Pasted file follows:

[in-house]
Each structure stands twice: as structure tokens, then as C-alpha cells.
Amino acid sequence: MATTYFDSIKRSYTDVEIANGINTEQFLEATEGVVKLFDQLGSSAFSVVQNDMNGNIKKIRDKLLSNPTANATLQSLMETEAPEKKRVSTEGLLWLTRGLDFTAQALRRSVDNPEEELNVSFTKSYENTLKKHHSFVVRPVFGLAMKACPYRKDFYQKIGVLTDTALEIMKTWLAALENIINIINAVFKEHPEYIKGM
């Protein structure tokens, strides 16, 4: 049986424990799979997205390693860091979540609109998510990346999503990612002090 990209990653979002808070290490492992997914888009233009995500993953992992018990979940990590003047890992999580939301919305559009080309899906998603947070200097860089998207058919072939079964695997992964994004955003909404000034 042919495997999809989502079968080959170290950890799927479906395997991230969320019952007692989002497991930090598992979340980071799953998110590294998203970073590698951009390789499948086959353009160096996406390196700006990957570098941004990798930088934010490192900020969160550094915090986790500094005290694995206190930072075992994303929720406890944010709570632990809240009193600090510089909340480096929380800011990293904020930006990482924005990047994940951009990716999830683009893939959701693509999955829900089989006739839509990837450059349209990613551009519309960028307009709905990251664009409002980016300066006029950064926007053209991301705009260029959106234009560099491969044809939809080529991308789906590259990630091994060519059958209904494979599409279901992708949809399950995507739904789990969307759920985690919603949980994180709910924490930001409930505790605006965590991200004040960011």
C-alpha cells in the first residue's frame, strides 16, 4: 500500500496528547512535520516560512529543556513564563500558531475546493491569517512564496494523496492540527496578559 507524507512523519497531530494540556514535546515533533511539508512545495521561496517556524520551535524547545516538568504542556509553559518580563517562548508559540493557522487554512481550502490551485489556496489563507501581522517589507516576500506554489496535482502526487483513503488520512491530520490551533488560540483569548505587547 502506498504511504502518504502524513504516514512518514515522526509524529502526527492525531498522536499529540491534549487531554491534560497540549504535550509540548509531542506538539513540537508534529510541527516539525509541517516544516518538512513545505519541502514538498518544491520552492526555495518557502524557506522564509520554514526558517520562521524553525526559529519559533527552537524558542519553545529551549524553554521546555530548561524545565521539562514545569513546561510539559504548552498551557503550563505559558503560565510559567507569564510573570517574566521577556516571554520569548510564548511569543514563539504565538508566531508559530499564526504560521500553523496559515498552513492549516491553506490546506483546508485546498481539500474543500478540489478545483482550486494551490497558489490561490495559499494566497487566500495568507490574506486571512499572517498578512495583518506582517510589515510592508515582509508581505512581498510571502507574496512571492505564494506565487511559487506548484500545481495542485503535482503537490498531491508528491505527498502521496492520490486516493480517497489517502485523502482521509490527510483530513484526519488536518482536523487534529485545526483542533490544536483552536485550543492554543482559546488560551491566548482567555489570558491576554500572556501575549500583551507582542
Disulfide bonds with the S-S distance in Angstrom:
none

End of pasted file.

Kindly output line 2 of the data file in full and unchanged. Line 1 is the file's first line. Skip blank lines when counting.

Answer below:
Each structure stands twice: as structure tokens, then as C-alpha cells.